What is a Halbach Array?

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A Halbach array is a specific arrangement of a series of permanent magnets. The array has a spatially rotating pattern of magnetism which cancels the field on one side, but boosts it on the other. The main advantages of Halbach arrays are that they can produce strong magnetic fields on one side whilst creating a very small stray field on the opposite side. This effect is best understood by observing the magnetic flux distribution.

Strips of ferromagnetic materials (materials which can be permanently magnetized) with alternating magnetizations are combined such that the magnetic fields align above the plane of the composite structure, whilst below the structure the fields are in opposite directions and cancel out. More precisely, the alternating components of magnetization are p/2 or 90 o out of phase.

In the ideal case, shown above, this superposition would produce a field above the plane which is twice as large as if the structure were uniformly magnetized, and no field below the plane. However, in reality the ideal case is never observed and a very small field is produced on the underside. This arrangement can be continued indefinitely to produce large arrays.

These “one-sided flux” structures were first discovered by John C. Mallinson in 1973, who described them as “curiosities” with the potential to improve magnetic tape recording technology. However, their true potential wasn’t realised until the 1980s, when Berkley physicist Klaus Halbach independently rediscovered this magnetic phenomenon and created Halbach arrays for use in particle accelerators.Halbach produced the arrays using the ferromagnetic material cobalt to generate strong magnetic fields for focusing and steering the particle accelerator beams.

Halbach arrays now have many applications and are used in a range of systems of varying complexity. One of the simplest applications of Halbach arrays is in refrigerator magnets. In this case the one-sided flux properties are exploited in order to boost the holding power of the magnet. Variable arrays of magnetics rods can also be combined to create simple locking systems. If the magnetizations of the rods are arranged so the field is maximised above the plane and minimised below it, the flux confinement can be flipped by rotating each rod 90 o.

A more advanced example of a Halbach array in action is in a Maglev train track or Inductrack, where magnetic levitation is used to support the carriage. The magnetic arrays lift the train a small distance above the track and can support a weight of up to 50 times that of the magnet. The operation is based on the principle of induction; as the array is passed over the metallic track coils, the variations in the magnetic field induces a voltage in the track. The track then creates its own magnetic field and, similarly to when you attempt to push the two like poles of bar magnets together, when this field aligns with the field produced by the Halbach array, repulsion causes the train to levitate. Maglev trains do not suffer from many of the frictional forces which slow down traditional wheeled trains and are able to provide high speed transportation. In fact, the Japanese SCMaglev train system, which reached 361 mph in 2003, currently holds the Guinness World Record for the fastest rail transportation.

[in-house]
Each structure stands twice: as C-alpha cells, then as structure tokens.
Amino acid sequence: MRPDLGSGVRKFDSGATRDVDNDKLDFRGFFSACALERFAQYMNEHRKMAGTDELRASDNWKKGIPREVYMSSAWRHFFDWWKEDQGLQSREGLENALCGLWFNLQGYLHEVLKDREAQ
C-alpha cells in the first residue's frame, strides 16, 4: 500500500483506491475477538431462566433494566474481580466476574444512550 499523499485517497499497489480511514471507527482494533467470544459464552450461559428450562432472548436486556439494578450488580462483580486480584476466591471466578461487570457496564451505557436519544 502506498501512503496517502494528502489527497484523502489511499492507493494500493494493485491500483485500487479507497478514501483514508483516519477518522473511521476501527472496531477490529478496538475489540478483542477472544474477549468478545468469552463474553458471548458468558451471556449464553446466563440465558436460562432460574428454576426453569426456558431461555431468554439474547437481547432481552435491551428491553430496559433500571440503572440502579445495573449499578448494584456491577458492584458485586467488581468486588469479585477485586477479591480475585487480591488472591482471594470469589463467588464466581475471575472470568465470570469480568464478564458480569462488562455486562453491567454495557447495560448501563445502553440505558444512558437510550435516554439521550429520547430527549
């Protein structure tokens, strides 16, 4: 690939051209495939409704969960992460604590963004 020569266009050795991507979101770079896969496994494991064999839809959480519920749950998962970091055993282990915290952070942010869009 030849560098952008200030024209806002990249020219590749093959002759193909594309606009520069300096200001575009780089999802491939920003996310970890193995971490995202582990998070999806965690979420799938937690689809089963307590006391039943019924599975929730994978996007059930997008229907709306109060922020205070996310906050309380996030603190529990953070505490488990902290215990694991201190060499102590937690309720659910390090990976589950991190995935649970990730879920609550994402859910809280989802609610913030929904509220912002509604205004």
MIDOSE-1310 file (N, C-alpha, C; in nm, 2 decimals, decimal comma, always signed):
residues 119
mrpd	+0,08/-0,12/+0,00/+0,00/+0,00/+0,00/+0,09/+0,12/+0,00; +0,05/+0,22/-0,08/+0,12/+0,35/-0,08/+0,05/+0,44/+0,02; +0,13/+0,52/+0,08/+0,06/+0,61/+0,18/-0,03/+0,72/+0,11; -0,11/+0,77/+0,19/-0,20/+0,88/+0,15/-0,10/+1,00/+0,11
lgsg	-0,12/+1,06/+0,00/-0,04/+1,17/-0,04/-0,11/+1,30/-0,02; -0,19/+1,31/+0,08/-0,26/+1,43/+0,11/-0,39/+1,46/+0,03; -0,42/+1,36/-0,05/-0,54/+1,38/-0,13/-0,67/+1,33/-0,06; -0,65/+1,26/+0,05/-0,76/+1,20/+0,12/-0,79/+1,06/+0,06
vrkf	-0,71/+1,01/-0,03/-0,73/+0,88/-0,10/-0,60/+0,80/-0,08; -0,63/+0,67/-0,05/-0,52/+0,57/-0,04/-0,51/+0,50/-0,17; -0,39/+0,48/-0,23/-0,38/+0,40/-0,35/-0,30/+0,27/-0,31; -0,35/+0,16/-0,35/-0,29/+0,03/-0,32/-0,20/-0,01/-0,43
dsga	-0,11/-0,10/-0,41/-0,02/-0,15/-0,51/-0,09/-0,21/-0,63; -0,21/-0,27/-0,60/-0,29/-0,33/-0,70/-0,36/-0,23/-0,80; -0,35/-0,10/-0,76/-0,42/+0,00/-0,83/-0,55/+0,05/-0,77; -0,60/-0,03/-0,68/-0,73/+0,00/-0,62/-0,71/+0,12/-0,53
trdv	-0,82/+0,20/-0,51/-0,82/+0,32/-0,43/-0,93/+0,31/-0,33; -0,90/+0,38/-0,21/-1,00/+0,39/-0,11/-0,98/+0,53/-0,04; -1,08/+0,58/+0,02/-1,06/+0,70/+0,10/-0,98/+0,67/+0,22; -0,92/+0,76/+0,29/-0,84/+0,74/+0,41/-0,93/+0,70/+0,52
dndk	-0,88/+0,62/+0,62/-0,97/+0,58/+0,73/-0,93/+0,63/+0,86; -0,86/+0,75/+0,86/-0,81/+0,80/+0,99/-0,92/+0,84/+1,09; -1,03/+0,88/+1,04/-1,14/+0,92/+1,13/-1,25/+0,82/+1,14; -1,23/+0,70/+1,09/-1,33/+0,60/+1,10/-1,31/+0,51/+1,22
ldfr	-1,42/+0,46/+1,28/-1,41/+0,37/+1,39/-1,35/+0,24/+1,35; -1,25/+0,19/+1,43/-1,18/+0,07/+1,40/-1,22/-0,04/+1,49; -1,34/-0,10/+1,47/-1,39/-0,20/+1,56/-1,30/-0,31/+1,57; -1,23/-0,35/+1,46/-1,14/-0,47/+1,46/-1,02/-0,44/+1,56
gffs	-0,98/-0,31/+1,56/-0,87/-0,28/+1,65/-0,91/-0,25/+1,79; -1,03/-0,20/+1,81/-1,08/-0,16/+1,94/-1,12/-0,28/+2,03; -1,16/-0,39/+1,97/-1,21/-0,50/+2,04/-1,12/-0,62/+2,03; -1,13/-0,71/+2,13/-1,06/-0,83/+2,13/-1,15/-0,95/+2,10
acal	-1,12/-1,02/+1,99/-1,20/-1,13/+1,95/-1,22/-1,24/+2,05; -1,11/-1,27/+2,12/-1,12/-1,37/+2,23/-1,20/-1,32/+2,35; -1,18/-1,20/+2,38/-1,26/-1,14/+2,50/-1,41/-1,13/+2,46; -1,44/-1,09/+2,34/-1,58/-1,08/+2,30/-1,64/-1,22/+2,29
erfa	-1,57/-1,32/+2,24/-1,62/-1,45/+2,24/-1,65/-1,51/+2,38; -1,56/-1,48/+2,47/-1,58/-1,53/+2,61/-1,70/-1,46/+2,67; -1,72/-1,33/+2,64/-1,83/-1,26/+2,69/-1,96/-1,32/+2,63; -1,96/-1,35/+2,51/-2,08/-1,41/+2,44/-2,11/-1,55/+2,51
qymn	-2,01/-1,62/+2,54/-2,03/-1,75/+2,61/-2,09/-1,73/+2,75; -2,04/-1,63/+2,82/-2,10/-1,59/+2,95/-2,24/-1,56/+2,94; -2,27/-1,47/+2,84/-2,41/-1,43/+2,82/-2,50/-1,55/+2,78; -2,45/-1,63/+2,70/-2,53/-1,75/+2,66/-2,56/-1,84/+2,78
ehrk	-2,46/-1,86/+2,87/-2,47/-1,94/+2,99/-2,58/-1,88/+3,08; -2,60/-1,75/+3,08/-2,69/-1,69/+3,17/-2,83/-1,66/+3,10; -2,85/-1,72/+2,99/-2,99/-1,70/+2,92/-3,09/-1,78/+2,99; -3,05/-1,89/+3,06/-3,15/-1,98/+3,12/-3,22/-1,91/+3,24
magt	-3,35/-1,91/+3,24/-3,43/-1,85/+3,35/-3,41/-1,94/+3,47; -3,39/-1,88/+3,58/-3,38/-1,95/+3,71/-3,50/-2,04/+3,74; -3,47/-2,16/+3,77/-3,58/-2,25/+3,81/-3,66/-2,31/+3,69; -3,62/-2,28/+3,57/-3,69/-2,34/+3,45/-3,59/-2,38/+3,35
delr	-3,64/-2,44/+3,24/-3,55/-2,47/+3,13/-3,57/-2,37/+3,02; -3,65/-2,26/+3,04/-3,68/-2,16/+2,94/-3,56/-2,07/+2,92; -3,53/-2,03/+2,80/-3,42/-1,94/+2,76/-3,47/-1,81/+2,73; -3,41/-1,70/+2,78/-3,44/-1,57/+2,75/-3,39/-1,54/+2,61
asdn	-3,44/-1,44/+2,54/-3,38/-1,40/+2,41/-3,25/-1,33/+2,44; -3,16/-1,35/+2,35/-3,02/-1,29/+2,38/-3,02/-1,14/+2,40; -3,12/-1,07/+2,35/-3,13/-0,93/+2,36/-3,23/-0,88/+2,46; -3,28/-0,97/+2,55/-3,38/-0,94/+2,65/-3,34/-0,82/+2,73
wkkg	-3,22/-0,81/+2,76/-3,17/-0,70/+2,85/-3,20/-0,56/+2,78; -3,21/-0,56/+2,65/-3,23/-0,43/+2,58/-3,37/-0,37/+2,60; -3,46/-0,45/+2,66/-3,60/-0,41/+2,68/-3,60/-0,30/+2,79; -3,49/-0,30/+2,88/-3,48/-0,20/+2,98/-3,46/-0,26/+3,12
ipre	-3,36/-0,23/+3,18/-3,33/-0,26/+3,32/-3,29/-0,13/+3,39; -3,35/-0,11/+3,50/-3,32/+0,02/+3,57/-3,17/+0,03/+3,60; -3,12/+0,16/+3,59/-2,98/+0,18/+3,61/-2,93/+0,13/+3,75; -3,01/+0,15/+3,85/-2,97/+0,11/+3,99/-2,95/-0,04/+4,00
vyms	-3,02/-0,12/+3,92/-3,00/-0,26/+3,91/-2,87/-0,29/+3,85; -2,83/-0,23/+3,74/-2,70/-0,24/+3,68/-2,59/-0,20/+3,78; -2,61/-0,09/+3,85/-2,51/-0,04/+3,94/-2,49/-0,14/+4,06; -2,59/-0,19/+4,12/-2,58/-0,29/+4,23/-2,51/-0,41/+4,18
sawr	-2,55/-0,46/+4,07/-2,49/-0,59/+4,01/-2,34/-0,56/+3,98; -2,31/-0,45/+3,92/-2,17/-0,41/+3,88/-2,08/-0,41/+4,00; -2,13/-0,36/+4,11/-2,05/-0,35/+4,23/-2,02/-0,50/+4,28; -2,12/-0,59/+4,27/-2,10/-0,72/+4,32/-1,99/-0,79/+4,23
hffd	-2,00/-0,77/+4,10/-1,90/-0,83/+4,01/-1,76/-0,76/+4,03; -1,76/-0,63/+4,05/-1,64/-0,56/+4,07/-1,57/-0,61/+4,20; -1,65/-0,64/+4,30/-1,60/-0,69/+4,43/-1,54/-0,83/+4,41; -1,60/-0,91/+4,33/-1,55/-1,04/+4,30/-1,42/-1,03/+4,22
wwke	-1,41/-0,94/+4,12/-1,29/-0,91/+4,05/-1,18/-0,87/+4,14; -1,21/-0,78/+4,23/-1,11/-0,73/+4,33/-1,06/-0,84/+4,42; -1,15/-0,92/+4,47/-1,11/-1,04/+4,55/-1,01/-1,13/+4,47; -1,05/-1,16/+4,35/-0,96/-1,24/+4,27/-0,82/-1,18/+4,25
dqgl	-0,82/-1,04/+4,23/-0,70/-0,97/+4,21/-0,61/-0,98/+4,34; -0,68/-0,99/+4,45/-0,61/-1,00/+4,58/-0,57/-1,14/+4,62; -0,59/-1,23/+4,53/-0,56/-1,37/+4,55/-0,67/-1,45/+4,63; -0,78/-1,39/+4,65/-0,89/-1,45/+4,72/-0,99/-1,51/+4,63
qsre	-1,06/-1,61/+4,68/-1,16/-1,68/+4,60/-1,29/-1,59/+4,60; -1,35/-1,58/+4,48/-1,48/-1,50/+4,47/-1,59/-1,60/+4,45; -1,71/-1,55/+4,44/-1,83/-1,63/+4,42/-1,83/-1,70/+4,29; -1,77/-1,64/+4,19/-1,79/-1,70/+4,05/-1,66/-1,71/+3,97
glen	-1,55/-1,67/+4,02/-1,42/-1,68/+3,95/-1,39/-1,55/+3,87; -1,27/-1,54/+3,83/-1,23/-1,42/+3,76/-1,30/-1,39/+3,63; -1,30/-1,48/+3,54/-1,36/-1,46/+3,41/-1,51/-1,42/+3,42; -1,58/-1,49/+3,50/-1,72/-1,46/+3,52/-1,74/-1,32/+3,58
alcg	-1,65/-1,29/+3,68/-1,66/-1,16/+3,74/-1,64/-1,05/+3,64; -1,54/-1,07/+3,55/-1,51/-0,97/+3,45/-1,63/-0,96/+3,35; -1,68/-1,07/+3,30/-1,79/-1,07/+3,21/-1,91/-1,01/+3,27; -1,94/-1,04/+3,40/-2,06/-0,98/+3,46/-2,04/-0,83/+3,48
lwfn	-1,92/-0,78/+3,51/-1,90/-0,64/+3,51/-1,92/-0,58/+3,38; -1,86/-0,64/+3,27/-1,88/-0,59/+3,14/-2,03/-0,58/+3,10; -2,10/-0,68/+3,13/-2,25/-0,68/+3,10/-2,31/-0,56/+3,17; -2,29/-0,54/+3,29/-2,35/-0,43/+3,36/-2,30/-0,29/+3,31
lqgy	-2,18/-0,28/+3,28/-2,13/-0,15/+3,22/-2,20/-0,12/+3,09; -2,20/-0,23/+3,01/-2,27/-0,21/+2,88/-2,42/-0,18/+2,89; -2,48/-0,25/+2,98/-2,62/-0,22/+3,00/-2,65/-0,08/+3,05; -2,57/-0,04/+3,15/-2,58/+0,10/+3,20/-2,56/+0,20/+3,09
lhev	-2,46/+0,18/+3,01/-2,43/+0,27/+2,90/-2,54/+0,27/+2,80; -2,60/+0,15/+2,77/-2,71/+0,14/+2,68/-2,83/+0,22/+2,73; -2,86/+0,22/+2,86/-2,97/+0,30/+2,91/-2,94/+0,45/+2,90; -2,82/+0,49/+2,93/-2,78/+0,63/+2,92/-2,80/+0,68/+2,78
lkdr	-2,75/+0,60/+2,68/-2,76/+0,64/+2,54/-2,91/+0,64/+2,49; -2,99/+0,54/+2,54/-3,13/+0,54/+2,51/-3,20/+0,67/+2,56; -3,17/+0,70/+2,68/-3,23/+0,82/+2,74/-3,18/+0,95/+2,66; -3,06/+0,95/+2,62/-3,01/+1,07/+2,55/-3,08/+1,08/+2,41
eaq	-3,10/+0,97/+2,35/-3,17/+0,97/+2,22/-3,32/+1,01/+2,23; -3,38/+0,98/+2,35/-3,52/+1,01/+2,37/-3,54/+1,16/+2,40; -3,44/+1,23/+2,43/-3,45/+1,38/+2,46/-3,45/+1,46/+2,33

Halbach arrays are also used in advanced scientific experiments such as synchrotrons and free electron lasers (FELs), where they are known as Halbach ‘wigglers’. FELs have a very wide and highly tunable frequency range, and are used in many applications ranging from medical to military. A Halbach wiggler is one of the core components of a FEL, where the array’s magnetic field is used to periodically ‘wiggle’ a beam of charged particles (usually electrons). The wiggling effect causes a change in the direction and therefore a change in the acceleration of the particles. This in turn leads to emission of high intensity synchrotron radiation (photons) when combined with an external laser source.

It is also possible to create Halbach cylinders and rings, where the magnetic field is strong inside the ring or cylinder but negligible outside, or vice versa depending on the arrangement of magnets. These structures are typically used for brushless AC motors, where traditionally stray fields can reduce torque and efficiency. However, because Halbach cylinders are intrinsically shielded by their structure, with almost all flux contained within the centre, they are able to avoid this problem and produce higher torques.

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